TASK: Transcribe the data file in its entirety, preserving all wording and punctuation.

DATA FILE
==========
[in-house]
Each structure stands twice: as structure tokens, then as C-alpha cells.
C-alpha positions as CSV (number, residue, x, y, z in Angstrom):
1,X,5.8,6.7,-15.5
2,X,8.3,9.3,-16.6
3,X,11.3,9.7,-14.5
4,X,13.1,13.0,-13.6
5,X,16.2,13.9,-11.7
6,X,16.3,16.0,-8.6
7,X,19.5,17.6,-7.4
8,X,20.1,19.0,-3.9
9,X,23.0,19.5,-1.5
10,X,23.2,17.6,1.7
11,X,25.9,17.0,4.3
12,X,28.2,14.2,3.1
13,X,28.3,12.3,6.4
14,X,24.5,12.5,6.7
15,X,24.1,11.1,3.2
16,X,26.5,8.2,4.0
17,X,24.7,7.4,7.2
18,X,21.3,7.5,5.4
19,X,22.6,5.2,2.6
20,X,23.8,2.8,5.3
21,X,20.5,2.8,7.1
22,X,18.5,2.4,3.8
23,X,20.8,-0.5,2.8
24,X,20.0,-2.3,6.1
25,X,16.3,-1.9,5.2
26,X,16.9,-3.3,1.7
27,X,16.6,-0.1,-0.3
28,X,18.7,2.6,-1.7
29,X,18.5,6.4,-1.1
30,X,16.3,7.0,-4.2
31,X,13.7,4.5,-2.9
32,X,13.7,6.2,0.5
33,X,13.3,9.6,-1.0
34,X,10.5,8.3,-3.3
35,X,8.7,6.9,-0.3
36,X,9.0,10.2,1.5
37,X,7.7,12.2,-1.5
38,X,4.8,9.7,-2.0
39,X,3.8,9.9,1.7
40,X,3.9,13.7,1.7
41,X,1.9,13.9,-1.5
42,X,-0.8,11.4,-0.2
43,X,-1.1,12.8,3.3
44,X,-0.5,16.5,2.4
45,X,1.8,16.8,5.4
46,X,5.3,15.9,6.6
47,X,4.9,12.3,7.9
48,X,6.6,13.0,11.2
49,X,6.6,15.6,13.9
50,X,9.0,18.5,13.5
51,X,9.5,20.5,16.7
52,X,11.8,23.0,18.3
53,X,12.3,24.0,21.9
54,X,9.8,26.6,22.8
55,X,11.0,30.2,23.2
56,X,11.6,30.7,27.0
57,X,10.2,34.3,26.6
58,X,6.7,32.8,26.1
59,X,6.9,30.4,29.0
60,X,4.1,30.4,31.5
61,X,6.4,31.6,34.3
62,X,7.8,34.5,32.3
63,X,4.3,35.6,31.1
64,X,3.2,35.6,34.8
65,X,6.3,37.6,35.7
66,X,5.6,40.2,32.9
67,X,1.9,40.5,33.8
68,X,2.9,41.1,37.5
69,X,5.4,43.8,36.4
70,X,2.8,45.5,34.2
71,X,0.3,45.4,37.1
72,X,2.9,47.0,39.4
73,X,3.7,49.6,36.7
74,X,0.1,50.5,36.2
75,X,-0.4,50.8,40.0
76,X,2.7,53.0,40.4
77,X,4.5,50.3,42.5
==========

[in-house]
Each structure stands twice: as structure tokens, then as C-alpha cells.
C-alpha positions as CSV (number, residue, x, y, z in Angstrom):
1,X,5.8,6.7,-15.5
2,X,8.3,9.3,-16.6
3,X,11.3,9.7,-14.5
4,X,13.1,13.0,-13.6
5,X,16.2,13.9,-11.7
6,X,16.3,16.0,-8.6
7,X,19.5,17.6,-7.4
8,X,20.1,19.0,-3.9
9,X,23.0,19.5,-1.5
10,X,23.2,17.6,1.7
11,X,25.9,17.0,4.3
12,X,28.2,14.2,3.1
13,X,28.3,12.3,6.4
14,X,24.5,12.5,6.7
15,X,24.1,11.1,3.2
16,X,26.5,8.2,4.0
17,X,24.7,7.4,7.2
18,X,21.3,7.5,5.4
19,X,22.6,5.2,2.6
20,X,23.8,2.8,5.3
21,X,20.5,2.8,7.1
22,X,18.5,2.4,3.8
23,X,20.8,-0.5,2.8
24,X,20.0,-2.3,6.1
25,X,16.3,-1.9,5.2
26,X,16.9,-3.3,1.7
27,X,16.6,-0.1,-0.3
28,X,18.7,2.6,-1.7
29,X,18.5,6.4,-1.1
30,X,16.3,7.0,-4.2
31,X,13.7,4.5,-2.9
32,X,13.7,6.2,0.5
33,X,13.3,9.6,-1.0
34,X,10.5,8.3,-3.3
35,X,8.7,6.9,-0.3
36,X,9.0,10.2,1.5
37,X,7.7,12.2,-1.5
38,X,4.8,9.7,-2.0
39,X,3.8,9.9,1.7
40,X,3.9,13.7,1.7
41,X,1.9,13.9,-1.5
42,X,-0.8,11.4,-0.2
43,X,-1.1,12.8,3.3
44,X,-0.5,16.5,2.4
45,X,1.8,16.8,5.4
46,X,5.3,15.9,6.6
47,X,4.9,12.3,7.9
48,X,6.6,13.0,11.2
49,X,6.6,15.6,13.9
50,X,9.0,18.5,13.5
51,X,9.5,20.5,16.7
52,X,11.8,23.0,18.3
53,X,12.3,24.0,21.9
54,X,9.8,26.6,22.8
55,X,11.0,30.2,23.2
56,X,11.6,30.7,27.0
57,X,10.2,34.3,26.6
58,X,6.7,32.8,26.1
59,X,6.9,30.4,29.0
60,X,4.1,30.4,31.5
61,X,6.4,31.6,34.3
62,X,7.8,34.5,32.3
63,X,4.3,35.6,31.1
64,X,3.2,35.6,34.8
65,X,6.3,37.6,35.7
66,X,5.6,40.2,32.9
67,X,1.9,40.5,33.8
68,X,2.9,41.1,37.5
69,X,5.4,43.8,36.4
70,X,2.8,45.5,34.2
71,X,0.3,45.4,37.1
72,X,2.9,47.0,39.4
73,X,3.7,49.6,36.7
74,X,0.1,50.5,36.2
75,X,-0.4,50.8,40.0
76,X,2.7,53.0,40.4
77,X,4.5,50.3,42.5